The theme of the book centers on the politics of conflict and the culture of parasitism at the Eastern Cape Technikon where he was its first vice chancellor (president).
Having left South Africa when African institutions like Fort Hare, despite apartheid, had nurtured and produced Nelson Mandela, Robert Sobukwe, Oliver Thambo, and many others, the new vice chancellor assumed his responsibilities with great optimism and expectations.
Although the book does not directly address the current debate on the transformation of higher education in the country, it does however provide meat on elemental issues germane to the debate.
How for instance would fiscal discipline and financial stability be realized by merging two or more disadvantaged institutions as recommended by the minister of education without enormous capital invested and without legal constrains to regulate outrageous labor demands and parasitic student behavior?
The book also challenges educators by asking whether it is wise to make institutions of higher learning in South Africa clones of each other by adopting curricula that is composed exclusively of science and technology.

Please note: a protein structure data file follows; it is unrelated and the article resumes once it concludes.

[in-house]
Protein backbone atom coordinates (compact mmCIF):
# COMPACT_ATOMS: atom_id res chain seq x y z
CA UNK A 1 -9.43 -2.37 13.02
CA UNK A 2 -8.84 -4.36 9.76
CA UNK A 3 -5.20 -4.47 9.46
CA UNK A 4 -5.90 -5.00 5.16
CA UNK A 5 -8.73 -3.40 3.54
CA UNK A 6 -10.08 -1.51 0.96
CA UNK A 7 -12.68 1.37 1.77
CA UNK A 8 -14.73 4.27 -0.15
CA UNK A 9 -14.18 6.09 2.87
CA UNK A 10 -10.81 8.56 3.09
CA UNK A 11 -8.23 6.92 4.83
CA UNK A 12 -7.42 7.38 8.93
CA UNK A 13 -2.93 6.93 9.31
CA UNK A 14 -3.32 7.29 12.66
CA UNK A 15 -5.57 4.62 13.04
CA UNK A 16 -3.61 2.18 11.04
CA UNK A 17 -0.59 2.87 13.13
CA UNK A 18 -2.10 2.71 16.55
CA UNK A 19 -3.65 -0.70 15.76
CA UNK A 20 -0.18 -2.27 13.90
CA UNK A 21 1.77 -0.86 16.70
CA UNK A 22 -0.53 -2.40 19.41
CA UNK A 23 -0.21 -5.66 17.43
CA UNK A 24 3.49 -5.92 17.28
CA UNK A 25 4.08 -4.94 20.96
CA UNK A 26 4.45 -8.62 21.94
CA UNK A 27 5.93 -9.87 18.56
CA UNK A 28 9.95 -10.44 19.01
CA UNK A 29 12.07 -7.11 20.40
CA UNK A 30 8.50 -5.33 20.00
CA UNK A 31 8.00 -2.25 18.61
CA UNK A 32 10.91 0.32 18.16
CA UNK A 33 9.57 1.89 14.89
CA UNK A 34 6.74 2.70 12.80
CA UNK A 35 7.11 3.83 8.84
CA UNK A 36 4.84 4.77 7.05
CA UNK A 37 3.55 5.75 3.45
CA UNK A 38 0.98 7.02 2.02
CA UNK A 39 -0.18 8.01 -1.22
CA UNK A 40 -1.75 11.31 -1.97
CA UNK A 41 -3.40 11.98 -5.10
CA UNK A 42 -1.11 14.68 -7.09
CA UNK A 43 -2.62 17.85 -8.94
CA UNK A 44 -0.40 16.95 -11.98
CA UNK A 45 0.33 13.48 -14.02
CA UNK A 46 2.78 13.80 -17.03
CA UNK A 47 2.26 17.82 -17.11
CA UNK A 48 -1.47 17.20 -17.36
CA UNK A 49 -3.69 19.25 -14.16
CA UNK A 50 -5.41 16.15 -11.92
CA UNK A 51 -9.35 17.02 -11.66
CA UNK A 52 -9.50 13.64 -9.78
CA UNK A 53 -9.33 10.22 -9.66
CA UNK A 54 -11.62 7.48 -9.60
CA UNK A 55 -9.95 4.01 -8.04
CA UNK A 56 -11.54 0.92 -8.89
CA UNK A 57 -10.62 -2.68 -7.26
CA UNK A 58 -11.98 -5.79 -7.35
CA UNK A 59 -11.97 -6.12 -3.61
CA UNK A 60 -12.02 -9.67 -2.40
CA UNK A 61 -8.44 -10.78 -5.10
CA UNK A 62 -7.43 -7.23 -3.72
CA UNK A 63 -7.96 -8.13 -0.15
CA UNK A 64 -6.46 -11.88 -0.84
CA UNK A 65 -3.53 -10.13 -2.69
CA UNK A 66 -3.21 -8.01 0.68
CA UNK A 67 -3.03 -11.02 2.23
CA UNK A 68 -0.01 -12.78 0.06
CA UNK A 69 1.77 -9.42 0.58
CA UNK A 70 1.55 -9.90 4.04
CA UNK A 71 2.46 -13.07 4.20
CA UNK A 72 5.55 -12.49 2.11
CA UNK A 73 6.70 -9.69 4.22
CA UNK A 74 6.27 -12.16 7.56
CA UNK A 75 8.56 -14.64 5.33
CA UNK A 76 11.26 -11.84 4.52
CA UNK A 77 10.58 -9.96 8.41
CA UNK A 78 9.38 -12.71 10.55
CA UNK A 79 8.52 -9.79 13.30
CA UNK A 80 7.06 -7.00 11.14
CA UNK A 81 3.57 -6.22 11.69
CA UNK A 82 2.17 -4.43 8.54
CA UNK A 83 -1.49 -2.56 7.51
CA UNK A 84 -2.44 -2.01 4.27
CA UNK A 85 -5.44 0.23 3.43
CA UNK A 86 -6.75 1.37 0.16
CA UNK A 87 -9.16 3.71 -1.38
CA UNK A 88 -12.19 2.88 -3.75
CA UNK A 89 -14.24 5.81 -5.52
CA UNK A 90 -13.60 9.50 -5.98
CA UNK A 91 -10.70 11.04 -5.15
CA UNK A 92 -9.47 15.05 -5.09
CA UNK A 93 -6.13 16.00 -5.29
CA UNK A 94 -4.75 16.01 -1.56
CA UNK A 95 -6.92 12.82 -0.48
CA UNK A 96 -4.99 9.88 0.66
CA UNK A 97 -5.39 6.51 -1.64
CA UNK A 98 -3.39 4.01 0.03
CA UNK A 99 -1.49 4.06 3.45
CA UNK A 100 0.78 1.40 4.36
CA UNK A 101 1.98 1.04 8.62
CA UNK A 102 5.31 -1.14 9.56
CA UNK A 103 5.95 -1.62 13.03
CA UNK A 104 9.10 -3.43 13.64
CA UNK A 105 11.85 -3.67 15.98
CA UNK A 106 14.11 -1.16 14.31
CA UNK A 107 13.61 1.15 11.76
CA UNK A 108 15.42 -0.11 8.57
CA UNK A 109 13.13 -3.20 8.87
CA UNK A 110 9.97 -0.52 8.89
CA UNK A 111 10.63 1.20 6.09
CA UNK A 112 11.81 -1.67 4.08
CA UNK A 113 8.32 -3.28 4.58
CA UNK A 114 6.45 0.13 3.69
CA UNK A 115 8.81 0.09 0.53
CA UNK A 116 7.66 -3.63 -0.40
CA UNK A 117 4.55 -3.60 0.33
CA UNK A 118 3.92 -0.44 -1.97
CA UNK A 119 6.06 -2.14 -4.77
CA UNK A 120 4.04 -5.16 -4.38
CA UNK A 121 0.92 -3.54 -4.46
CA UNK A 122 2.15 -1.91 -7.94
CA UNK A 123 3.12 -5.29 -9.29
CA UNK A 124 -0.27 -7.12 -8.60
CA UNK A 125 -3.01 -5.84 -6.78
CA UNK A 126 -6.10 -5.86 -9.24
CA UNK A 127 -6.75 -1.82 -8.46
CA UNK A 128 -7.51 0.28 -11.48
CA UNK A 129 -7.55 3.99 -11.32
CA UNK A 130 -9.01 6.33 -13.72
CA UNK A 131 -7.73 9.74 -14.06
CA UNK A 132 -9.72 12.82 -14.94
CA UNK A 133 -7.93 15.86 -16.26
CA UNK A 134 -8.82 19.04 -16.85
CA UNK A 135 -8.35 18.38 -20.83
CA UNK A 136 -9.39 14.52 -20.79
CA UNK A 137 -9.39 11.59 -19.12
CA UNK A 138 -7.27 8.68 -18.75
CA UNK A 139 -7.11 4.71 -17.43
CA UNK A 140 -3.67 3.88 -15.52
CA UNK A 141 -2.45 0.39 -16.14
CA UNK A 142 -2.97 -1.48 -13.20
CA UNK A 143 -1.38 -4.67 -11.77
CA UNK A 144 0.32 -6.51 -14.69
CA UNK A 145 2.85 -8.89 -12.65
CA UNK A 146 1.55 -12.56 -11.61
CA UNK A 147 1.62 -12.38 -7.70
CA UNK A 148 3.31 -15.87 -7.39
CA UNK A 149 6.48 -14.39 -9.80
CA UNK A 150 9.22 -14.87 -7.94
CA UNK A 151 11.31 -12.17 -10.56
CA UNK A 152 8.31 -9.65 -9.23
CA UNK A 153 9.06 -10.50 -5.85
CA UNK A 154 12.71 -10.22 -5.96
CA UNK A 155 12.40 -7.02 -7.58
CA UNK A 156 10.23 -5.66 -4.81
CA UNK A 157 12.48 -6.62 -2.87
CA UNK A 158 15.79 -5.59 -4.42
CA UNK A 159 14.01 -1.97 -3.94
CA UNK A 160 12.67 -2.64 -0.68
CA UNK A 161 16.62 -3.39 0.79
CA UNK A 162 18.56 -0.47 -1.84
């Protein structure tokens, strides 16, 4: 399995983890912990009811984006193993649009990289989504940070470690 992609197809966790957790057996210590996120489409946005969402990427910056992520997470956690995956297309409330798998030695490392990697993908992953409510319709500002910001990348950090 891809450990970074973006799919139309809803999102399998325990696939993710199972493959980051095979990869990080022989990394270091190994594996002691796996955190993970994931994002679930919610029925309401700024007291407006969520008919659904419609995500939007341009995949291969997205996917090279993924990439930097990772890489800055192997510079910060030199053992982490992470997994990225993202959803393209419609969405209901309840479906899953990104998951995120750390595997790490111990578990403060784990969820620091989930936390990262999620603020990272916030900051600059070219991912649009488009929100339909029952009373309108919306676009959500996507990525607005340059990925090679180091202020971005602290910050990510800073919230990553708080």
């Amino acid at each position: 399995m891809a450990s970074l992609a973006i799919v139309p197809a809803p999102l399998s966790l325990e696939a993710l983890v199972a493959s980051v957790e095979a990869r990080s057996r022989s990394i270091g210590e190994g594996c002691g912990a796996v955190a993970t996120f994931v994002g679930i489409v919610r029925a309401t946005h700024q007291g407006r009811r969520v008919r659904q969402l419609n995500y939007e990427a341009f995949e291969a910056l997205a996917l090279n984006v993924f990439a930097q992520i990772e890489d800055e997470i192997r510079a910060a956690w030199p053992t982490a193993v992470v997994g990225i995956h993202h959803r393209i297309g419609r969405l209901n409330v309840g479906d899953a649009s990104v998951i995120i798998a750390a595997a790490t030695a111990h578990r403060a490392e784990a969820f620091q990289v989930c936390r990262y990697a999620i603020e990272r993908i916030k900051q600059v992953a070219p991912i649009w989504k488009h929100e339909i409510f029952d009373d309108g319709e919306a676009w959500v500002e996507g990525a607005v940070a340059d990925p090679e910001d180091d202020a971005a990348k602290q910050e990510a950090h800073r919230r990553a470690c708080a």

The other issue that is questionable is the theory that the Third World sector in the country will develop only when technology is introduced. The theory is based on false assumptions, for if the theory and its assumptions were correct, the Transkei would not be underdeveloped. After all, it has some modern technology in its urban centers and has a technikon and a university which are well-equipped with modern technology and also teach modern ideas on development. Yet the region is neither improving nor developing.